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The Less We Use This, the More Relevant It Will Become.

Photo of Daniel McCoyDaniel McCoy | Bio

Daniel McCoy

Daniel is happily married to Susanna, and they have 3 daughters and 2 sons. He is the editorial director for as well as an online adjunct instructor for Ozark Christian College. He has a bachelor’s in theology (Ozark Christian College), master of arts in apologetics (Veritas International University), and PhD in theology (North-West University, South Africa). His books include the Popular Handbook of World Religions (general editor), Real Life Theology: Fuel for Effective and Faithful Disciple Making (co-general editor), Mirage: 5 Things People Want From God That Don't Exist, and The Atheist's Fatal Flaw (co-authored with Norman Geisler).

I predict that the Bible is going to increase in its relevance in the near future. To explain, I’d like to tell two boat stories.

Boat #1 – A Disposable Raft

The founder of Buddhism was a man named Gautama who found enlightenment. He then gathered together a group of monks and nuns to help them find enlightenment. This original Buddhism was laser-focused on training monks and nuns, not everyday people. Later, after Gautama had died, a group of Buddhists decided to branch off from this monk- and nun-centered form of Buddhism and to teach that literally anybody could become enlightened given the correct techniques.

One of the sacred texts of these more inclusive Buddhists (called Mahayana Buddhists) was the Lotus Sutra. The Lotus Sutra argues that Gautama taught only the partial truth—how monks and nuns could find enlightenment—but that, now the Buddhists needed to discard this form of Buddhism and embrace a more everybody-centered Buddhism.

One of the Lotus Sutra’s parables is the parable of the raft. Once the raft carries you across the river, you don’t continue carrying it around, do you?

To continue to carry the raft around after it has outlived its usefulness would be cumbersome and awkward.

No, you leave the raft at the water’s edge and continue on your journey. In the same way, according to the Lotus Sutra, Gautama’s original teachings helped us at the outset of our journey, but now we need to drop them and move on with our journey toward greater truth.

Boat #2: A Secure Ark

Because of a coming flood, God told Noah to build an ark which would preserve him, his family, and the various kinds of animals, as well as anyone else who took Noah’s warning seriously. Noah spent decades building the ark, and for all those decades without rain, his neighbors must have ridiculed the apparent alarmist mercilessly. For decades, the ark under construction would have been cumbersome and awkward. Then it started raining.

In some ways, Noah’s ark is like the Lotus Sutra’s raft, but in reverse.

The raft was something helpful at first, but then it became cumbersome, awkward, and unnecessary. The ark seemed cumbersome, awkward, and unnecessary, until it became profoundly necessary.

The Bible’s Emerging Relevance

You will meet plenty of progressive Christians and ex-Christians who see the Bible as if it was the Lotus Sutra’s raft: helpful for a time, but something to outgrow on our journey toward greater truth. The Bible helped them develop some character, but as far as the Bible’s central claims? Time to leave them behind. After all, is the world really under the cosmic influence of a satanic force such as the Bible describes? Are people really as sinful as the Bible claims them to be? Is forgiveness of sins by a divine sacrifice really necessary anymore when we have nonreligious ways of building character and relieving guilt?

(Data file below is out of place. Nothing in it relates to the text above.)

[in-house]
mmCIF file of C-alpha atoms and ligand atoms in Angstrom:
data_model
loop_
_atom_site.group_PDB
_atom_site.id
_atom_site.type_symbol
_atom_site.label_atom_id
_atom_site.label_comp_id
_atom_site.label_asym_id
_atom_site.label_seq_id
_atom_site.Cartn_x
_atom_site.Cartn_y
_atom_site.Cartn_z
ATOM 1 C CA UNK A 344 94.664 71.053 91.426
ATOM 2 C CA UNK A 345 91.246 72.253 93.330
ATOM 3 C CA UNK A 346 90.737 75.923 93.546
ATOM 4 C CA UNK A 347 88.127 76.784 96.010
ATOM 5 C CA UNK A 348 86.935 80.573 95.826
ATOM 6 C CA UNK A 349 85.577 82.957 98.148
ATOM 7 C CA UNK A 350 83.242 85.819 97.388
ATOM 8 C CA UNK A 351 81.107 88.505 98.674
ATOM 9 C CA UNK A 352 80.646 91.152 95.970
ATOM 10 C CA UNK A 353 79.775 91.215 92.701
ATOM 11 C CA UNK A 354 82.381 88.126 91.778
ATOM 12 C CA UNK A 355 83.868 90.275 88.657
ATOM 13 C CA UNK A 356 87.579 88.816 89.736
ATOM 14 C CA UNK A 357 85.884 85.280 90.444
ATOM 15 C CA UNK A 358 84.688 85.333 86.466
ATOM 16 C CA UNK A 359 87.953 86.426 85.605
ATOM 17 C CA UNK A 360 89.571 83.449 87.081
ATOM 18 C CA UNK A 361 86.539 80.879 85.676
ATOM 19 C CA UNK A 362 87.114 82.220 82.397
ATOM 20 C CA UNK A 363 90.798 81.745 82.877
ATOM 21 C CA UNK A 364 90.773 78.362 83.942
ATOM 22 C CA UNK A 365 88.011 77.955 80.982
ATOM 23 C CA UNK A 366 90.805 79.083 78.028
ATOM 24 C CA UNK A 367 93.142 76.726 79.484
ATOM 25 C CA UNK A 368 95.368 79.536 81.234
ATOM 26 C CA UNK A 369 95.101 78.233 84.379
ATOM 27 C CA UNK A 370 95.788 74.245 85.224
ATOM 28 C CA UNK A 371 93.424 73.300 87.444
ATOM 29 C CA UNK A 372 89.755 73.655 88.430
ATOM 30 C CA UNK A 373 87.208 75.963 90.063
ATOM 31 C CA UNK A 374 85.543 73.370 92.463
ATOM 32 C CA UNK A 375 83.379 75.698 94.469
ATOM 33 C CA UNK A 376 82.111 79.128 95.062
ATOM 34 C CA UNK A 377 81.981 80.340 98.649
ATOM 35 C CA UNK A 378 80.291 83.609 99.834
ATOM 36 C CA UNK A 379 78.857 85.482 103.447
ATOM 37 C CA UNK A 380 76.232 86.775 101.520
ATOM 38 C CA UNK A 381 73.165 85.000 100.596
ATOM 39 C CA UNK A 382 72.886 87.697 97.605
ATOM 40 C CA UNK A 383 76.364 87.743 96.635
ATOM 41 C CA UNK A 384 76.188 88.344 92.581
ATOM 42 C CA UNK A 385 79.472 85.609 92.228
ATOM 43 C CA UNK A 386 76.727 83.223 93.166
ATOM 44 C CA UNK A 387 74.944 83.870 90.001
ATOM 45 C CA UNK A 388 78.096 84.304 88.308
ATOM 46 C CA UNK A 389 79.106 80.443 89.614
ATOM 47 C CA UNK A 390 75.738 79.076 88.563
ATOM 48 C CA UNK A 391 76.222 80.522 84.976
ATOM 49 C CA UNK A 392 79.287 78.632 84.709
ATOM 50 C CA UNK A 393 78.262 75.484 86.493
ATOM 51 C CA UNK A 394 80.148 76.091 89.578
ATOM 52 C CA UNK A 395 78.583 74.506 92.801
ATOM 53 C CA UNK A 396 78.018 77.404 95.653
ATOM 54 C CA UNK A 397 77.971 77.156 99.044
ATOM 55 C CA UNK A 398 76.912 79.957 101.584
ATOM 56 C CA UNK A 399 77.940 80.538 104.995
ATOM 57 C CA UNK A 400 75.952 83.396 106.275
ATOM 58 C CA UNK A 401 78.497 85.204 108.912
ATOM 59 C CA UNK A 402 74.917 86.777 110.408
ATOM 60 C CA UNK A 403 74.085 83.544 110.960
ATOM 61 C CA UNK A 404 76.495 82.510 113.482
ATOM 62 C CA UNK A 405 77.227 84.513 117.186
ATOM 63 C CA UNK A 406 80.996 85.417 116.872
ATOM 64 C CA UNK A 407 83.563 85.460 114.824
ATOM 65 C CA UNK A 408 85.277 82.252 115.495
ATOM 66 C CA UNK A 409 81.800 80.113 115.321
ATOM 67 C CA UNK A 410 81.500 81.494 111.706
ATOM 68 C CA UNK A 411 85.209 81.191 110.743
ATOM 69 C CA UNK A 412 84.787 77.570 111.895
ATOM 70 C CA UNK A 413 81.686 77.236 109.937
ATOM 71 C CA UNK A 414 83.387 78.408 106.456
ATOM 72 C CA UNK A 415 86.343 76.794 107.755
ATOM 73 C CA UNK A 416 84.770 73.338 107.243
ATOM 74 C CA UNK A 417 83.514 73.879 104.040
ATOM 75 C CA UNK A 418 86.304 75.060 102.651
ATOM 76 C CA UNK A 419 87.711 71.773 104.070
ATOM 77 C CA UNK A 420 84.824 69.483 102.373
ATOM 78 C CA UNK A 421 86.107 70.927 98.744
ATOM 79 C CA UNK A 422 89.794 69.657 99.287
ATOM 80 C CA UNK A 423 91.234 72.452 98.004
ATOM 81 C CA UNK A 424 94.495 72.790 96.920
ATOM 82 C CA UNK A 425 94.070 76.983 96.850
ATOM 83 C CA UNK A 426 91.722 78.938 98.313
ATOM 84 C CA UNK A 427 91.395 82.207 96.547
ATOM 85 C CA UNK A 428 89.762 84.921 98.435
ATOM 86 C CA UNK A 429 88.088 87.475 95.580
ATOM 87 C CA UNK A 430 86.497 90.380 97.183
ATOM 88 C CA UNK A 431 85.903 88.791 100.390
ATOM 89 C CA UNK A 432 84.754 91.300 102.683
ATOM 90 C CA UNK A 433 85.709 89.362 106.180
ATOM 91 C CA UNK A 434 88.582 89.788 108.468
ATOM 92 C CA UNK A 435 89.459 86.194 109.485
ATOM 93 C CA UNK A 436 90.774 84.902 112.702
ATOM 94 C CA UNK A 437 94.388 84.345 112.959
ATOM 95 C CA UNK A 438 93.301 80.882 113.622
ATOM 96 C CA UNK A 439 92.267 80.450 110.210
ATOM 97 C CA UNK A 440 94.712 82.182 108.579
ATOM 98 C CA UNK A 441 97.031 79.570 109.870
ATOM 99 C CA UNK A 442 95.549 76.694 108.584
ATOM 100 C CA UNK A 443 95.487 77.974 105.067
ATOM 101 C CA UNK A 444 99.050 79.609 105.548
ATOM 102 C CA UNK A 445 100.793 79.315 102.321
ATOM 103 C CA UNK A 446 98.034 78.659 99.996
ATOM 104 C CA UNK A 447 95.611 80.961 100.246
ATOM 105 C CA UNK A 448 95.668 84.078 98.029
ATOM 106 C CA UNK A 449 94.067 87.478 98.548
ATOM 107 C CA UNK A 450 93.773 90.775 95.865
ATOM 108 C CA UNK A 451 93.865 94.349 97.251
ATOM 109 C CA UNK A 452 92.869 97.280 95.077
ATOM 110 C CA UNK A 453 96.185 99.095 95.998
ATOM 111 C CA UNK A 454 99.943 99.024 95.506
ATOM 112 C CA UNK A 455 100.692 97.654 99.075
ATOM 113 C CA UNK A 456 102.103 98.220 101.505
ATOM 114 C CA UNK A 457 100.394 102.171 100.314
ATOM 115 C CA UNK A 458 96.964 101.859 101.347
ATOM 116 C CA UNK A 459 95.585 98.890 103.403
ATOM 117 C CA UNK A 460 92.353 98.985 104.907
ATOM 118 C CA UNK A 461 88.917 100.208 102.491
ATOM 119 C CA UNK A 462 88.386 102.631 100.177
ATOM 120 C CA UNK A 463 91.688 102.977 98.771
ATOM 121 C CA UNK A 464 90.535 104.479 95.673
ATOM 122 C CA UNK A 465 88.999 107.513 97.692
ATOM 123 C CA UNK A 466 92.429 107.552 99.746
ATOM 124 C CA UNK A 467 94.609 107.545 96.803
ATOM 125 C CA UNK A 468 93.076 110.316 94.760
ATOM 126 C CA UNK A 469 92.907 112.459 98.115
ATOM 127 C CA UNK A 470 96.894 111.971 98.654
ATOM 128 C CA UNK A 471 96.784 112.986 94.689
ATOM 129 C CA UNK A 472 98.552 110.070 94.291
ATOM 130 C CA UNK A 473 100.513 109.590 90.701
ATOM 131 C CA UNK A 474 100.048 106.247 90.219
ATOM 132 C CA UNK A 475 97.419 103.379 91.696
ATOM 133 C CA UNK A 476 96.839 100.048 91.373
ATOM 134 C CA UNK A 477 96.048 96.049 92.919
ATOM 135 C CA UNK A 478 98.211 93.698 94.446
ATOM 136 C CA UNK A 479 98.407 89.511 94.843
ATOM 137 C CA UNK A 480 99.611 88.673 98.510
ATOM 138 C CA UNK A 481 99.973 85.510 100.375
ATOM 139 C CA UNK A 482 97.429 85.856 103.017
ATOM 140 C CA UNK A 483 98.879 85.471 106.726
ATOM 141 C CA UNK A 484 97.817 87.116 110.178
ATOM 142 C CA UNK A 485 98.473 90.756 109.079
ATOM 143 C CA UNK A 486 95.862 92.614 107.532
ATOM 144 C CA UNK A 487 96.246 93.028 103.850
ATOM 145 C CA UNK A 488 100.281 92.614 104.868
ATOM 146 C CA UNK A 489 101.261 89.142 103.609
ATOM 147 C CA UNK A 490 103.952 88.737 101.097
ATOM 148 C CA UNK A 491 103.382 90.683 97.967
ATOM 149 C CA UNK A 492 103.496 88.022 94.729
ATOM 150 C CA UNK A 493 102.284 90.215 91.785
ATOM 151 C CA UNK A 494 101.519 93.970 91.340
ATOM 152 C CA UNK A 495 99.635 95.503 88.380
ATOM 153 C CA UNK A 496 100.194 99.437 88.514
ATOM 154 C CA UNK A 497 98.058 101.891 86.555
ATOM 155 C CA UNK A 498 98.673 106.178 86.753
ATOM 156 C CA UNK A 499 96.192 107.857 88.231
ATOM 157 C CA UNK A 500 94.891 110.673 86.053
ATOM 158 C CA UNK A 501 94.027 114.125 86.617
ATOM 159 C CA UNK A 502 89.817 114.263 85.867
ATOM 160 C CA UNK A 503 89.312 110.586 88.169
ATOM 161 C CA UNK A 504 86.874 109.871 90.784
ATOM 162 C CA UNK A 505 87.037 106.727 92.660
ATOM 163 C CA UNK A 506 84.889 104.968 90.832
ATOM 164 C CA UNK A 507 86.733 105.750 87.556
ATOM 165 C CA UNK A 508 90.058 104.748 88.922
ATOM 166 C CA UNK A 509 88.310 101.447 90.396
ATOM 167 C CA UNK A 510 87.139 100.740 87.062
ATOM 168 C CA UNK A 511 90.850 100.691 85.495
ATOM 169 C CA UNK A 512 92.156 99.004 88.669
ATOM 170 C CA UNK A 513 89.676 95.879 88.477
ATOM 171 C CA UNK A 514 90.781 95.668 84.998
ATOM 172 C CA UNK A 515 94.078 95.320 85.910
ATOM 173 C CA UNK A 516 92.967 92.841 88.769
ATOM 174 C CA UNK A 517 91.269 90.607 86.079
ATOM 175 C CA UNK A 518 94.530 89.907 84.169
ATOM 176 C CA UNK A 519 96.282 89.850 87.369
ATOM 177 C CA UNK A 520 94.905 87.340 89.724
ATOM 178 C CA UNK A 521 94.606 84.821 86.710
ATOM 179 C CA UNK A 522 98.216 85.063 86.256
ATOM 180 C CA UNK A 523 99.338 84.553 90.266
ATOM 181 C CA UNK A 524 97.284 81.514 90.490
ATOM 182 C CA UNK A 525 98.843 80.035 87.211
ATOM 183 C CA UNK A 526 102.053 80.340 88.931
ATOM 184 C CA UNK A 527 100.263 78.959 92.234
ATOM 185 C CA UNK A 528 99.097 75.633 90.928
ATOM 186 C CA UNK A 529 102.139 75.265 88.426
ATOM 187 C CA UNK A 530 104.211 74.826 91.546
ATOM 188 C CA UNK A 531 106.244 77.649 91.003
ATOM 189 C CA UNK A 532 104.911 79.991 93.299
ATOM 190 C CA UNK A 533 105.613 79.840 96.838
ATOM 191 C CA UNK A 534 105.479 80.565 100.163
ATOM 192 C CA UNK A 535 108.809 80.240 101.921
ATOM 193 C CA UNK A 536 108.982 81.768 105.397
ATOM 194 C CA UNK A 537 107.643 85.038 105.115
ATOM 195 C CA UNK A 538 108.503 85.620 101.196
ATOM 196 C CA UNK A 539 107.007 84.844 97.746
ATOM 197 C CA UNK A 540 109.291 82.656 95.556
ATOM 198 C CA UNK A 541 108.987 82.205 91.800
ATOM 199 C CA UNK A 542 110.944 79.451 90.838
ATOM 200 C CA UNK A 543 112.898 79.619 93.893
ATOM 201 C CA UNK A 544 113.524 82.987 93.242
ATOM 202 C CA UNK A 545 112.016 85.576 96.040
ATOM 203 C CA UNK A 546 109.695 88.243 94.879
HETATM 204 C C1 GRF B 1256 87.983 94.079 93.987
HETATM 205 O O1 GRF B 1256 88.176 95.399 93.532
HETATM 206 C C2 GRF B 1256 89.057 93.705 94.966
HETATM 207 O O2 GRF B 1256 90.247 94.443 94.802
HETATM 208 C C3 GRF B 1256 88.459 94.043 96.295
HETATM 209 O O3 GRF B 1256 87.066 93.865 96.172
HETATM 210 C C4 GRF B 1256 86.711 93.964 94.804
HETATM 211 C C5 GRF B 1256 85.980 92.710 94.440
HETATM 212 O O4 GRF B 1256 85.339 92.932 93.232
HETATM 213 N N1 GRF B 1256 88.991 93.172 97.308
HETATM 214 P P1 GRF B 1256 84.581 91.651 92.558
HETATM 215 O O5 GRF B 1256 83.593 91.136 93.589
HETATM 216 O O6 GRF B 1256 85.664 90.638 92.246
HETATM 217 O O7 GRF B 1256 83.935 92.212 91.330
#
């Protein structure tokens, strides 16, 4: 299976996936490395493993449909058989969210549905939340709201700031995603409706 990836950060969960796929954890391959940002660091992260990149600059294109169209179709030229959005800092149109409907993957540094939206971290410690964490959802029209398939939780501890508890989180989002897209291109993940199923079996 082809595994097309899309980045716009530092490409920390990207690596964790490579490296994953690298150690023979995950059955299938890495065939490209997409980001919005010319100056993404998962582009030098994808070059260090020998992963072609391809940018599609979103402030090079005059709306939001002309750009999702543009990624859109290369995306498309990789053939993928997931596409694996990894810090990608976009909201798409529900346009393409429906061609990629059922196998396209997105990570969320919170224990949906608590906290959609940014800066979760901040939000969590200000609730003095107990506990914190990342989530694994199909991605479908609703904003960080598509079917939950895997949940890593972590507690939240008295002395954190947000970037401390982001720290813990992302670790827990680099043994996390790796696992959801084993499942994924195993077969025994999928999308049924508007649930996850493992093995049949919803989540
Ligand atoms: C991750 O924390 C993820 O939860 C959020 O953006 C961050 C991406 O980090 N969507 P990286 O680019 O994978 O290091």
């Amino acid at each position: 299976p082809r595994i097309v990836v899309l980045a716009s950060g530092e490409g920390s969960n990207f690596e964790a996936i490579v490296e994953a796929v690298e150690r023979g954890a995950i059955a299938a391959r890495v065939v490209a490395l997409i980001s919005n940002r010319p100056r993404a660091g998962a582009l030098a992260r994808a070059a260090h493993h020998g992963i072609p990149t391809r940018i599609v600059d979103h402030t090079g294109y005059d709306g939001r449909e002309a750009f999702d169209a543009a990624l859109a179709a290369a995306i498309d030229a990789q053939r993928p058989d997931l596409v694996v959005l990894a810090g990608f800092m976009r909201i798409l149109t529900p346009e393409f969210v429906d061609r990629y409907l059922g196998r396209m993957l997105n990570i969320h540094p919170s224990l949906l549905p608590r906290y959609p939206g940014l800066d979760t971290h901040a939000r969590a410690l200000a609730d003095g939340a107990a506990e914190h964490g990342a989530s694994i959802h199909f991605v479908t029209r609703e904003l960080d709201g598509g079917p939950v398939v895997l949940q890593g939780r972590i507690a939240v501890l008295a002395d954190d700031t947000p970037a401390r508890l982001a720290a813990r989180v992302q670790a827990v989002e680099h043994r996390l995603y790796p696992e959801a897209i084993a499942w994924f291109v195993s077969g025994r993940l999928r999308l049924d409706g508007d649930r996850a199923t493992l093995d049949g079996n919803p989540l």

A post-Christian culture that discards God and biblical truth is about to find out just how dark the world can be.

A post-Christian secularism becomes unsatisfying and invites darker spiritualities. An emerging, violent post-truth tribalism will bring back to memory the exiled concept of spiritual “lostness.” Banishing a good God from public relevance will create a vacuum for more sinister spirits. Ones that western culture has long read about in the Bible with a yawn.

  • The Bible’s emphasis on forgiveness and reconciliation takes on more relevance as tribalism further fractures our society.
  • The Bible’s emphasis on suffering with joy and meeting needs takes on more relevance during societal upheaval such as pandemics and economic struggle.
  • The Bible’s emphasis on loving our enemies and rejoicing in persecution takes on more relevance the more the church’s teachings become culturally unacceptable.
  • The Bible’s emphasis on the goodness of God’s words takes on more relevance the more those words become our daily bread amid a famine of truth.
  • The Bible’s emphasis on Jesus being our bread of life and light of the world takes on more relevance the more our society becomes spiritually empty and morally dark.
  • The Bible’s emphasis on the value of meeting with other believers takes on more relevance the more we realize our regular need to be encouraged toward faithfulness.

We are about to discover that the Bible was never a raft to be discarded. Rather, it’s an ark that feels cumbersome and awkward in peacetime, but which is about to resume the relevance it had in the colder world in which it was written.